The issue is that Baylor’s front line was supposed to be one of the best in the country, but it has disappointed all season long. Isaiah Austin is a better shot-blocker than he was as a freshman, but the rest of his numbers are significantly down from a year ago. Cory Jefferson is still doing what he does, but he’s at his best in a complimentary role. He’s not a focal point as a low-post scorer, he’s a rebounder that will throw down a couple of thunderous dunks a night.

What’s worse is that despite having those two — plus one of the nation’s best rebounders in Rico Gathers — the Bears are still getting waxed on the defensive glass. I get it, they play a lot of zone and rebounding is difficult to do out of a zone, but it’s still unacceptable for the nation’s second-best offensive-rebounding team to fail to corral more than 32% of the available defensive rebounds.

In fact, the Bears simply are not a good defensive team. Before giving up 82 points to Texas Tech, they ranked outside the top 100 in defensive efficiency, according to Kenpom. They don’t force turnovers, they can’t end possessions by getting defensive rebounds, and they’re struggling to defend the three this season.

Unless the Bears make some serious strides on the defensive end of the floor, this quite simply is not a team that can be put in the same sentence as Kansas, Oklahoma State and Iowa State.

The Chase for 180: Tale of two games for Stanford’s Anthony Brown

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Who is the best shooter in the country?

It’s a tough question to answer, isn’t it? Does being a “shooter” simply mean merely being a high-level marksman from beyond the arc? Can a player who thrives in the mid-range but rarely ventures out into three-point land be eligible? How heavily should we be valuing stats like efficiency and effective field goal percentage when taking all of this into account?

One number that we like to use is “180″. How do you become a 180 shooter? By shooting 50% or better from the field overall, 40% or better from three and at least 90% from the charity stripe. From this point forward we’ll track this until the end of the regular season, providing weekly updates as well as a look into how some of the nation’s best find (and connect on) their quality looks.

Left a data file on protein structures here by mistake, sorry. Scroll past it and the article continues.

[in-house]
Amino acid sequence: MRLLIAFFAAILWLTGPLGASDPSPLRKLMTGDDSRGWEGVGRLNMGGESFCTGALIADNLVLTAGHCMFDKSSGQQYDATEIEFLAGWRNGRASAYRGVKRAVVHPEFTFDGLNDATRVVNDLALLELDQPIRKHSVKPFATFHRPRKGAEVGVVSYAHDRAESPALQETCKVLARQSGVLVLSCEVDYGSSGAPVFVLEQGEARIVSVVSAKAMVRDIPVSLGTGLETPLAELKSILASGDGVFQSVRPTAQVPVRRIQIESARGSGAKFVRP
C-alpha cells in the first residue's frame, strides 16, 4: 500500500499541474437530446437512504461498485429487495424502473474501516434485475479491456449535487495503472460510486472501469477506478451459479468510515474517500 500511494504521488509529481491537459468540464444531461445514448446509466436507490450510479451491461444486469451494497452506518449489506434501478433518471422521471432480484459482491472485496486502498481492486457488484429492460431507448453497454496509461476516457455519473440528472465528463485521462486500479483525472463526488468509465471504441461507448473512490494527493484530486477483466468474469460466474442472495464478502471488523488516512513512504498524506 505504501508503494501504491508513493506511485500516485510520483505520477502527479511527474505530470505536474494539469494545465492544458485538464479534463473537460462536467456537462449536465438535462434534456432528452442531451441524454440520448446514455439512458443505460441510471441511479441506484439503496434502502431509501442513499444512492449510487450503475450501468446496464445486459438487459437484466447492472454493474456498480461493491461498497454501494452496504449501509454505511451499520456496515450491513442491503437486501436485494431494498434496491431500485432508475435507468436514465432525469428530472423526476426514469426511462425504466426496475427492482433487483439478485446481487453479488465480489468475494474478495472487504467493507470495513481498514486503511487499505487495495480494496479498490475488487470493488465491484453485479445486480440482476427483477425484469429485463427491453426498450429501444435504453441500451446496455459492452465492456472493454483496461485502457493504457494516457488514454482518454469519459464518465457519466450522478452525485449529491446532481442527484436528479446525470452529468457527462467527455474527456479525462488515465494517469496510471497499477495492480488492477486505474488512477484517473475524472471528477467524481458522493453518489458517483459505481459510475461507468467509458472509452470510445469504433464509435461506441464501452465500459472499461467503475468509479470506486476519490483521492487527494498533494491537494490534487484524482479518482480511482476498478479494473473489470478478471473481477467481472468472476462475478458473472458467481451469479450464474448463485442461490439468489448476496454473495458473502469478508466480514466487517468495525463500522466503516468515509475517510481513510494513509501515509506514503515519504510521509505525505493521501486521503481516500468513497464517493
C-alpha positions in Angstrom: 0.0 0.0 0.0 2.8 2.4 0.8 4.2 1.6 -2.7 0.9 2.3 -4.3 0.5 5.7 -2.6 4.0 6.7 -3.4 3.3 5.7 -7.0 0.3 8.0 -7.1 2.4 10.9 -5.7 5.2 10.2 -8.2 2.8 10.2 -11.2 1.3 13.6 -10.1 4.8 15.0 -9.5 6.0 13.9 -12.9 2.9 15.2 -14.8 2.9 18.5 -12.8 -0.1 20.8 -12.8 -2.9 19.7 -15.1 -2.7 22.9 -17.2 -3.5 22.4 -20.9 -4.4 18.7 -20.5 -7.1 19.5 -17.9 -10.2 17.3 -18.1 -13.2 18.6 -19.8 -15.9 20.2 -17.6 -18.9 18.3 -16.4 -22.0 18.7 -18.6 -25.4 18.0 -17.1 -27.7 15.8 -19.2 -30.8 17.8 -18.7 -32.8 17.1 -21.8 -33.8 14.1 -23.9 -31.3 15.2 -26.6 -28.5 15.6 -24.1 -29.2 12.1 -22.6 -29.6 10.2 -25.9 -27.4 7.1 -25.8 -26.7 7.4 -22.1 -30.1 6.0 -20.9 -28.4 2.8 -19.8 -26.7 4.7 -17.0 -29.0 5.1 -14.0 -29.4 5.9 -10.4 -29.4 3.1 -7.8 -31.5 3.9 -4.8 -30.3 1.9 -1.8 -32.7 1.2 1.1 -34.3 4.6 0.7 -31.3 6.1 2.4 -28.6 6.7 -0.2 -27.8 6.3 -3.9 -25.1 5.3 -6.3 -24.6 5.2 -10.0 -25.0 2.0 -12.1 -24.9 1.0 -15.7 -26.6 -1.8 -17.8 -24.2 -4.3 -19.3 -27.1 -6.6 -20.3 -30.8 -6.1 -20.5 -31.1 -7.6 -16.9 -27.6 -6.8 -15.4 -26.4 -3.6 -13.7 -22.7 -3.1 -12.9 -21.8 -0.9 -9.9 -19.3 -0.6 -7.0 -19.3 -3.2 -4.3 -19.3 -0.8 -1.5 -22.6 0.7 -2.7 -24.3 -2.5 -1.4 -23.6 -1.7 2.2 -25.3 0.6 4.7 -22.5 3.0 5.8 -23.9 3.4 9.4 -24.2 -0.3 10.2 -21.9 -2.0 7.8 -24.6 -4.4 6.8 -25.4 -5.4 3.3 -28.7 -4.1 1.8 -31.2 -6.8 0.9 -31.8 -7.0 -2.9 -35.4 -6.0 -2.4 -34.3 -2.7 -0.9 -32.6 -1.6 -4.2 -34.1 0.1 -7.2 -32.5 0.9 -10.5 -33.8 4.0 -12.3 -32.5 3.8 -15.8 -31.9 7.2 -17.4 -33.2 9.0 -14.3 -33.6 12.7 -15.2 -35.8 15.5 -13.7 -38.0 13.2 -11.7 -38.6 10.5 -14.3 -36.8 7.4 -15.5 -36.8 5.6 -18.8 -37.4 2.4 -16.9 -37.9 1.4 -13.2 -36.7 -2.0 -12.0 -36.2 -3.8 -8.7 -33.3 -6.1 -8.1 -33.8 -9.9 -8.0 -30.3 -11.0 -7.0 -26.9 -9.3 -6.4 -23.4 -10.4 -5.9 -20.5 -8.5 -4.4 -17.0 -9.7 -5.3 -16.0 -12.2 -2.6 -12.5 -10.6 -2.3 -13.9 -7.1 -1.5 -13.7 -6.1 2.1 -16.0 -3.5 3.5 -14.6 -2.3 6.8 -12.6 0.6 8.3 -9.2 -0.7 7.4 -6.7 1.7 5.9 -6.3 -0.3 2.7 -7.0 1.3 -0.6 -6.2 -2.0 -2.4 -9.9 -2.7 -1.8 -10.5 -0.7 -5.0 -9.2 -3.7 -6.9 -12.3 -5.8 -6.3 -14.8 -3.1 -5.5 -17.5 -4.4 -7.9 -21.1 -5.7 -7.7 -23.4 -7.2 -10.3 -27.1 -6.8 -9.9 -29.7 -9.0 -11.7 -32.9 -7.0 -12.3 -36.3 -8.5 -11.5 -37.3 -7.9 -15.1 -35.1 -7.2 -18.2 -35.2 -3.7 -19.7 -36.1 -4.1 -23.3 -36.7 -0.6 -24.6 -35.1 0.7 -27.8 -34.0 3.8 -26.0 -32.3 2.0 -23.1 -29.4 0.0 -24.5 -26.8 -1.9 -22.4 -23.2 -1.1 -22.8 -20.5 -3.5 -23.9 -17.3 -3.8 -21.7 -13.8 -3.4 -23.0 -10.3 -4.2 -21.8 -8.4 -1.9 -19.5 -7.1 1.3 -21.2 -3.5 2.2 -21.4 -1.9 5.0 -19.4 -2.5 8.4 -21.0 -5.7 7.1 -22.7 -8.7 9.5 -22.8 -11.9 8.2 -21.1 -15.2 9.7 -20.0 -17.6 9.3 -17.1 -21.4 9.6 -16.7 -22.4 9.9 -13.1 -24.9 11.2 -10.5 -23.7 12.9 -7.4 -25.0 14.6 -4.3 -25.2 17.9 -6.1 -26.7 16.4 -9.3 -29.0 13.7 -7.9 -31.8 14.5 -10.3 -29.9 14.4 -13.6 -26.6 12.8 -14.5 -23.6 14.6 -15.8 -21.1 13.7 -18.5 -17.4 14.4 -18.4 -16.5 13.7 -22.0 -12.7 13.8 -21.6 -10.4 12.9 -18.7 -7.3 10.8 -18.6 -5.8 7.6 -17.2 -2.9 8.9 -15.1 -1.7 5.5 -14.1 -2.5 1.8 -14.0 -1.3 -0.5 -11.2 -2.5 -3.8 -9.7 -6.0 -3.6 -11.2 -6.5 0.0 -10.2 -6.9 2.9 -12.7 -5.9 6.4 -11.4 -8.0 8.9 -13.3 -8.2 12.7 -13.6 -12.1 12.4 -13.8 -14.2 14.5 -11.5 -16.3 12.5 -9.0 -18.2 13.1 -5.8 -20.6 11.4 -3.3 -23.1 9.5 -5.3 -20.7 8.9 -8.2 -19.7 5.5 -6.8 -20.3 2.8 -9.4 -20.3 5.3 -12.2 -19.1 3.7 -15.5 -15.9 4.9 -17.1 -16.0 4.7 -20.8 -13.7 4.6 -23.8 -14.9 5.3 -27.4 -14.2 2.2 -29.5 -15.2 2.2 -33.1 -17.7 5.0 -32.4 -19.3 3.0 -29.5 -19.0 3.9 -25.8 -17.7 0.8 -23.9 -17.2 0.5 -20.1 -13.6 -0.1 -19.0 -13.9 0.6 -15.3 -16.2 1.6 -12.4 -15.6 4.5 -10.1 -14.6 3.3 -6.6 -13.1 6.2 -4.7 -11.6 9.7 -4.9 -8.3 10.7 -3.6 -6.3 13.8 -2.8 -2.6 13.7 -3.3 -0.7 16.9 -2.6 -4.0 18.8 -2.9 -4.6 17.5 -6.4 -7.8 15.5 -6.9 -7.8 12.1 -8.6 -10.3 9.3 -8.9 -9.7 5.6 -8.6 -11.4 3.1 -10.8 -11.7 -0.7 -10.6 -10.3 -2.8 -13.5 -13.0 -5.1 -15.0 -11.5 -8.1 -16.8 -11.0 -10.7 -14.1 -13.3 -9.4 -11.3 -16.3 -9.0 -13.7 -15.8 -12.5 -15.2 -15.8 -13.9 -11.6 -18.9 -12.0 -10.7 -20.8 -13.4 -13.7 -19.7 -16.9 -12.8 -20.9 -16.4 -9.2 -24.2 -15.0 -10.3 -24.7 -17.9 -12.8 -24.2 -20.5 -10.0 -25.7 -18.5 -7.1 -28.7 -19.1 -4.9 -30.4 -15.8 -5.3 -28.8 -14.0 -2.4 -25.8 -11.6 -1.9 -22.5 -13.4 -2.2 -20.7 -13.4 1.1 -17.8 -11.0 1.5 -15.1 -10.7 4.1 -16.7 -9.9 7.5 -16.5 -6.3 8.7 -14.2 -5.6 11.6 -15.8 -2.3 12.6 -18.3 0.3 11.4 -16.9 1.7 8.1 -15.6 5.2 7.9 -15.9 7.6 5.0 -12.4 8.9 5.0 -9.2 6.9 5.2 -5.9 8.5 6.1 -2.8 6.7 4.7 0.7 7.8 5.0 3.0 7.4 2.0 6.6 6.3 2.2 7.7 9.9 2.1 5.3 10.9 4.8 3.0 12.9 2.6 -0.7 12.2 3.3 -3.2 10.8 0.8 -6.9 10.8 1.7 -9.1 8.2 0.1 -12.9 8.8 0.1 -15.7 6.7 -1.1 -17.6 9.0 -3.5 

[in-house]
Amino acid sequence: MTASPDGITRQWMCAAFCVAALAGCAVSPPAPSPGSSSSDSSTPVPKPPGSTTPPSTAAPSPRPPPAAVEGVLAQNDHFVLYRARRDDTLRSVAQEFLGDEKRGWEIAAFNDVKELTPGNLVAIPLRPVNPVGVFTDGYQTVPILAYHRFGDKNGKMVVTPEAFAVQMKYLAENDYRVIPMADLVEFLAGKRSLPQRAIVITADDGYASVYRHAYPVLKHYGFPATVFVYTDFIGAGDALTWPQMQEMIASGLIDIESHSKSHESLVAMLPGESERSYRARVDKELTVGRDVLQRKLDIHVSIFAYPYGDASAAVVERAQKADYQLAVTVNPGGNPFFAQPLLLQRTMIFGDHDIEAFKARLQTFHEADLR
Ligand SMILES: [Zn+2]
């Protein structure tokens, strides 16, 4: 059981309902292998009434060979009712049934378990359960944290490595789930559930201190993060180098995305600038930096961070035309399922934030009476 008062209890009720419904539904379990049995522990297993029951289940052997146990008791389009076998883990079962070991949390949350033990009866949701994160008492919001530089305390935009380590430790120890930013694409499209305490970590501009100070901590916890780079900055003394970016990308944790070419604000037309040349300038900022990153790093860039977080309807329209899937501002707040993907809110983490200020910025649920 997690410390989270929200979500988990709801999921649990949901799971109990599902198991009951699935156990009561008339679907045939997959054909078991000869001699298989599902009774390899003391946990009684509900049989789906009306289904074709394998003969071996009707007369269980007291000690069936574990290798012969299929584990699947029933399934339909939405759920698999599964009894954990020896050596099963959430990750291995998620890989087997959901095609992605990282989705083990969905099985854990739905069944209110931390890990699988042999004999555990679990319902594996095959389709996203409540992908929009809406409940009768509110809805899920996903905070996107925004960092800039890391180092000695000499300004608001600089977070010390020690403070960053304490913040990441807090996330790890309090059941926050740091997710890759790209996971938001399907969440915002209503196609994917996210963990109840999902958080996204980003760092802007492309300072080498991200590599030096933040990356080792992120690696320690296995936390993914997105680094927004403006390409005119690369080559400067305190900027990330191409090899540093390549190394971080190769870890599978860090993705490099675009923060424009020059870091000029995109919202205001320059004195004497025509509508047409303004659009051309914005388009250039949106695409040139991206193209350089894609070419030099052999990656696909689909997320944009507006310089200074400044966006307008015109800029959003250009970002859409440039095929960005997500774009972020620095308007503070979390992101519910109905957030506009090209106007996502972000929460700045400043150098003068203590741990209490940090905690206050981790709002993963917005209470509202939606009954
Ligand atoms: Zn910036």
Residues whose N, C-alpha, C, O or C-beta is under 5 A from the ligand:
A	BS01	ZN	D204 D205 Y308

When looking at the improvements made by Stanford redshirt junior guard Anthony Brown, it’s best to compare this season’s numbers to the ones he produced as a sophomore in 2011-12. Brown played just five games last season due to a hip injury, leaving the Cardinal without a key option in their attack. As a sophomore Brown, who was a Pac-10 All-Freshman Team selection in 2011, averaged 8.7 points per game while shooting 39.6% from the field and 35.0% from beyond the arc.

According to hoop-math.com Brown attempted just 17.2% of his shots at the rim, making 56.5% of those attempts. And one of the big reasons why his overall field goal percentage (51.9%) has improved are the increased number of opportunities he’s found in that area of the floor. Through 15 games nearly 35% of Brown’s field goal attempts have come at the rim, and he’s converted 61.7% of those shots. Brown’s percentage at the rim may also provide a clue as to why his two performances in Oregon last week were so drastically different.

Against then-No. 17 Oregon on Sunday afternoon Brown was outstanding, shooting 10-for-12 from the field and scoring a game-high 24 points to go along with six rebounds. Four of Brown’s 12 field goal attempts could be classified as layups and he made all four to go along with hitting six of his eight jumpers (1-for-2 3PT). That wasn’t the case in Stanford’s 81-72 loss at Oregon State on Thursday night, as Brown shot 1-for-10 from the field and scored just seven points.

Brown shot 0-for-7 from two, with three of the misses being layups. On some nights things just don’t click, and missed opportunities at the rim can certainly add up when that’s the case. Was that game an anomaly for Brown? It likely was, because the junior’s shot lower than 40% from the field in just five of Stanford’s 15 games to date. If Brown can continue to get to the basket and, just as importantly, continue to convert those opportunities other parts of the floor should open up for him.

While scoring options such as Chasson Randle and Dwight Powell receive the majority of the attention and rightfully so, Brown’s return (especially with the loss of Andy Brown to another knee injury) was an important development for a Stanford program looking to break through and reach the NCAA tournament for the first time since 2008.

THE TOP TEN (Note: Players much be eligible to be ranked in FG%, 3PT% and FT%. And here’s a glossary that includes the stats you’ll see used in these posts. Tempo neutral numbers per kenpom.com.)

1) Austin Tillotson (Colgate)
63.5% FG, 60.0% 3PT, 71.2% FT = 194.7
Shot %: 18.4
eFG %: 71.8
True shooting %: 72.4

2) Jason Calliste (Oregon) 
48.8, 56.1, 88.8 = 193.7
Shot %: 13.9
eFG %: 61.4
True shooting %: 71.5

3) Riley Grabau (Wyoming)
48.1, 51.9, 89.8 = 189.8
Shot %: 16.5
eFG %: 67.0
True shooting %: 71.9

4) Matt Kennedy (Charleston Southern) 
48.6, 52.3, 86.8 = 187.7
Shot %: 18.2
eFG %: 59.7
True shooting %: 64.5

5) Anthony Brown (Stanford) 
51.9, 52.9, 81.3 = 186.1
Shot %: 18.9
eFG %: 61.9
True shooting %: 65.3

6) Keawe Enos (Utah Valley) 
48.8, 50.0, 85.0 = 183.8
Shot %: 15.0
eFG %: 65.5
True shooting %: 67.9

7) Michael Frazier II (Florida)
49.2, 47.3, 86.2 = 182.7
Shot %: 21.5
eFG %: 65.4
True shooting %: 67.8

8) Doug McDermott (Creighton) 
49.5, 43.4, 89.6 = 182.5
Shot %: 37.3
eFG %: 56.8
True shooting %: 62.3

9) Nic Moore (SMU)
50.4, 51.5, 80.0 = 181.9
Shot %: 20.1
eFG %: 63.7
True shooting %: 66.3

10) Jarvis Summers (Ole Miss)
52.4, 51.8, 77.4 = 181.6
Shot %: 26.0
eFG %: 61.1
True shooting %: 65.1